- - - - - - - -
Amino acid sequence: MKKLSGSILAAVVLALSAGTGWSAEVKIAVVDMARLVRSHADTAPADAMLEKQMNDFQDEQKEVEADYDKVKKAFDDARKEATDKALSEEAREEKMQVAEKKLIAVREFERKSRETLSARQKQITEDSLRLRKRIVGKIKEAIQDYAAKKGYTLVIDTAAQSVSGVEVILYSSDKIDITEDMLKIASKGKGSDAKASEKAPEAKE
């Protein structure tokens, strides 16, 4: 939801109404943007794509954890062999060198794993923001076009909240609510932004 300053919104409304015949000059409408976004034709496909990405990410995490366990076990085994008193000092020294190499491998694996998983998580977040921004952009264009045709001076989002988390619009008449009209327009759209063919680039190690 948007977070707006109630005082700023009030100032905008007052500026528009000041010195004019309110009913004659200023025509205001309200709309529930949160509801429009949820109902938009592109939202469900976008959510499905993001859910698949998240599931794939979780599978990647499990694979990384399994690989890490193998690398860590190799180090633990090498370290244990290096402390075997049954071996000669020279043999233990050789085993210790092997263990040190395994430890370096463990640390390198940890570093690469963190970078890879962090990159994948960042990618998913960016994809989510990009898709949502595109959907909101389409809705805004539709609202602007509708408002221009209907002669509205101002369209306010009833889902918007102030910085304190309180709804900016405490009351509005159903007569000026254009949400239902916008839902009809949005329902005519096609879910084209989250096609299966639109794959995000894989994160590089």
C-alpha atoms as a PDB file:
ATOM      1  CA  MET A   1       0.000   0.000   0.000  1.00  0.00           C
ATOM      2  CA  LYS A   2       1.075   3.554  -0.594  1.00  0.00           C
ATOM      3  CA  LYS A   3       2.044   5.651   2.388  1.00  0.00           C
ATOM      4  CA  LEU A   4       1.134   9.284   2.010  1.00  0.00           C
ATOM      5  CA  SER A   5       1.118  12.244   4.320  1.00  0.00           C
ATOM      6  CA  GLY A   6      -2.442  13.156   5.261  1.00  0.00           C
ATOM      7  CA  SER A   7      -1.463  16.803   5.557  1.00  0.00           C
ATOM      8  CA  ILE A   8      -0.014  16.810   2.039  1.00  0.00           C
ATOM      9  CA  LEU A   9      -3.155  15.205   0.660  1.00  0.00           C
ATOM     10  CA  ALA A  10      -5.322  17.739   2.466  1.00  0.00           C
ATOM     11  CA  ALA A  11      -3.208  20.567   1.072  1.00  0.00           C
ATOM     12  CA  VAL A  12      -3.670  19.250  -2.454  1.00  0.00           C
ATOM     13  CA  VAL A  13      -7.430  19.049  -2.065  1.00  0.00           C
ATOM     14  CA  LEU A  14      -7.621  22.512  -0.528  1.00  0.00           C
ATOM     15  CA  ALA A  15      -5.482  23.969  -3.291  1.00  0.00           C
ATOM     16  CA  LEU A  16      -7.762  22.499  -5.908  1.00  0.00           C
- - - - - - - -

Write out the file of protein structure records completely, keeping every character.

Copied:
Amino acid sequence: MKKLSGSILAAVVLALSAGTGWSAEVKIAVVDMARLVRSHADTAPADAMLEKQMNDFQDEQKEVEADYDKVKKAFDDARKEATDKALSEEAREEKMQVAEKKLIAVREFERKSRETLSARQKQITEDSLRLRKRIVGKIKEAIQDYAAKKGYTLVIDTAAQSVSGVEVILYSSDKIDITEDMLKIASKGKGSDAKASEKAPEAKE
């Protein structure tokens, strides 16, 4: 939801109404943007794509954890062999060198794993923001076009909240609510932004 300053919104409304015949000059409408976004034709496909990405990410995490366990076990085994008193000092020294190499491998694996998983998580977040921004952009264009045709001076989002988390619009008449009209327009759209063919680039190690 948007977070707006109630005082700023009030100032905008007052500026528009000041010195004019309110009913004659200023025509205001309200709309529930949160509801429009949820109902938009592109939202469900976008959510499905993001859910698949998240599931794939979780599978990647499990694979990384399994690989890490193998690398860590190799180090633990090498370290244990290096402390075997049954071996000669020279043999233990050789085993210790092997263990040190395994430890370096463990640390390198940890570093690469963190970078890879962090990159994948960042990618998913960016994809989510990009898709949502595109959907909101389409809705805004539709609202602007509708408002221009209907002669509205101002369209306010009833889902918007102030910085304190309180709804900016405490009351509005159903007569000026254009949400239902916008839902009809949005329902005519096609879910084209989250096609299966639109794959995000894989994160590089």
C-alpha atoms as a PDB file:
ATOM      1  CA  MET A   1       0.000   0.000   0.000  1.00  0.00           C
ATOM      2  CA  LYS A   2       1.075   3.554  -0.594  1.00  0.00           C
ATOM      3  CA  LYS A   3       2.044   5.651   2.388  1.00  0.00           C
ATOM      4  CA  LEU A   4       1.134   9.284   2.010  1.00  0.00           C
ATOM      5  CA  SER A   5       1.118  12.244   4.320  1.00  0.00           C
ATOM      6  CA  GLY A   6      -2.442  13.156   5.261  1.00  0.00           C
ATOM      7  CA  SER A   7      -1.463  16.803   5.557  1.00  0.00           C
ATOM      8  CA  ILE A   8      -0.014  16.810   2.039  1.00  0.00           C
ATOM      9  CA  LEU A   9      -3.155  15.205   0.660  1.00  0.00           C
ATOM     10  CA  ALA A  10      -5.322  17.739   2.466  1.00  0.00           C
ATOM     11  CA  ALA A  11      -3.208  20.567   1.072  1.00  0.00           C
ATOM     12  CA  VAL A  12      -3.670  19.250  -2.454  1.00  0.00           C
ATOM     13  CA  VAL A  13      -7.430  19.049  -2.065  1.00  0.00           C
ATOM     14  CA  LEU A  14      -7.621  22.512  -0.528  1.00  0.00           C
ATOM     15  CA  ALA A  15      -5.482  23.969  -3.291  1.00  0.00           C
ATOM     16  CA  LEU A  16      -7.762  22.499  -5.908  1.00  0.00           C